The pleasant, five mile loop past a group of beaver-inhabited ponds is one of the secondary attractions of the Mammoth Hot Springs
area, since it passes no thermal features apart from right at the start, and for most of the way encounters rather nondescript forest and grassland, but the surroundings are good wildlife habitat, for creatures including elk, antelope, deer and moose, and the relatively long distance ensures that not too many people make the hike, unlike the very busy boardwalk trails around the nearby thermal terraces.
The route has two trailheads a quarter of a mile apart, from where both paths climb for a short distance and head north over sloping terrain on the eastern foothills of Sepulcher Mountain
, giving good views north and east, over the deep canyon of the Gardner River
and across to Mount Everts
. The northern trailhead has easier parking though the south end of the trail gains most elevation at the beginning, so this is the preferred start point.
Trail map for Yellowstone National Park
Photographs8 views along the Beaver Ponds Trail
The southern Beaver Ponds trailhead is beside the north edge of the Mammoth Hot Springs terraces, near Liberty Cap and a small but pretty thermal feature known as Hymen Terrace
which forms part of the south banks of Clematis Creek
. There are several parking areas close by but they are often full; if so, a good place to park is at the end of a residential street on the far side of the highway, reached by driving along the main road to Tower for 700 feet then turning right at the first junction. The trail follows Clematis Creek across an open area into a narrow, wooded ravine, crosses the stream a couple of times then climbs quite sharply up the north side of the valley, gaining 450 feet overall, out into open, bushy slopes and to an intersection with a route to Snow Pass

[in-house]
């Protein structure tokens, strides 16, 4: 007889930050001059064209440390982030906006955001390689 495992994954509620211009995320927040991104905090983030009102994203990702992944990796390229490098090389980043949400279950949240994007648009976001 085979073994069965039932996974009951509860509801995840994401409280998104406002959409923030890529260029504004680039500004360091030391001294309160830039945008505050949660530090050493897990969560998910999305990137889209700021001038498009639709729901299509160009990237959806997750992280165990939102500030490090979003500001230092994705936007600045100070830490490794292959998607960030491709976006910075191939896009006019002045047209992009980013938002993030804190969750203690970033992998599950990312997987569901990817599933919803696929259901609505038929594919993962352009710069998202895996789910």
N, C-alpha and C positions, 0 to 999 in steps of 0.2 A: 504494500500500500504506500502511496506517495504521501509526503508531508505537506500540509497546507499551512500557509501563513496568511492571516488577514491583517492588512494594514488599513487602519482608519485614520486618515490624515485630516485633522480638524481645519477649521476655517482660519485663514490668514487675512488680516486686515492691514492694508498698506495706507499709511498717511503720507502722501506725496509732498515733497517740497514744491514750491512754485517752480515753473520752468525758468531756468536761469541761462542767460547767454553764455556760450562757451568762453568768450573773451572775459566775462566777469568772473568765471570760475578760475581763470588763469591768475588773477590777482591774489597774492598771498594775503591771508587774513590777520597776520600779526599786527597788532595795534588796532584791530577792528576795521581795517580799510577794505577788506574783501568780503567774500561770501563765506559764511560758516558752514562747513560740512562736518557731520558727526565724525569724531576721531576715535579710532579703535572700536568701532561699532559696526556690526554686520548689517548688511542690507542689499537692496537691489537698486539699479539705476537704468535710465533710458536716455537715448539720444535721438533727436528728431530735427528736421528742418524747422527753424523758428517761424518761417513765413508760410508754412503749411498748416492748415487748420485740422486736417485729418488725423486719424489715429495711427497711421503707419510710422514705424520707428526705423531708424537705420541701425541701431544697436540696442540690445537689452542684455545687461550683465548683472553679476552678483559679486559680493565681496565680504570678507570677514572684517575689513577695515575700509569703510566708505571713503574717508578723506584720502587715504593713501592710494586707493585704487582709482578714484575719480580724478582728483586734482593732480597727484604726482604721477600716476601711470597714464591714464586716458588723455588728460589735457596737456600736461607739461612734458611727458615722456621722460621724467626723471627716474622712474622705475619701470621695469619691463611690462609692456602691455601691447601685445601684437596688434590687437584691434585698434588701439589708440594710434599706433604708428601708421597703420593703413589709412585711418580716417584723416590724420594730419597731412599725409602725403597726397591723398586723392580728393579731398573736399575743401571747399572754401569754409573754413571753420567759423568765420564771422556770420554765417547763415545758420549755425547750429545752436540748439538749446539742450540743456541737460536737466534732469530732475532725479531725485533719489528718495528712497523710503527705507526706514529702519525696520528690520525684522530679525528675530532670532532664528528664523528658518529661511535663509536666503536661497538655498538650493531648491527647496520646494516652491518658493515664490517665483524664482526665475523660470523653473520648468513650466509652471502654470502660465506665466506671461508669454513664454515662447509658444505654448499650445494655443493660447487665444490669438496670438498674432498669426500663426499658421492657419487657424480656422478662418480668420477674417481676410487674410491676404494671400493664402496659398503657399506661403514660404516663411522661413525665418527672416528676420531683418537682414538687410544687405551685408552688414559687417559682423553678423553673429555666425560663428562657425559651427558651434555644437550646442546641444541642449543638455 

and the summit of Sepulcher Mountain. Turning right, the Beaver Ponds Trail winds through a floral meadow and across mixed forest/grassland before descending a little and reaching the first pond after 2.2 miles.
There are no obvious signs of beaver here but the scenery is nice enough - the pond is lined with tall reeds and is half enclosed by Douglas fir trees, with distant mountains visible to the east. The next few pools are entirely within the forest and are less photogenic, being smaller, shallower and covered by algae, but after these the path turns east and descends next to a stream to the main pond, where beavers have built a few dams along the east edge. The trail follows the shoreline, crosses the exit channel on a wooden footbridge, climbs the hillside opposite and has several more ascents and descents before leaving the forest and merging to Elk Plaza, the wide, flat grassland overlooking Gardner Canyon and the Grand Loop Road, 1,200 feet below. The now disused Gardiner High Road can also be seen, a much shorter distance down the hillside, and after one mile on the plateau the path descends to the start of this road, to the alternative trailhead, next to a large parking lot behind Mammoth Hot Springs Hotel. The grasslands are the most likely place on the hike to see elk, usually resident here during spring and early summer.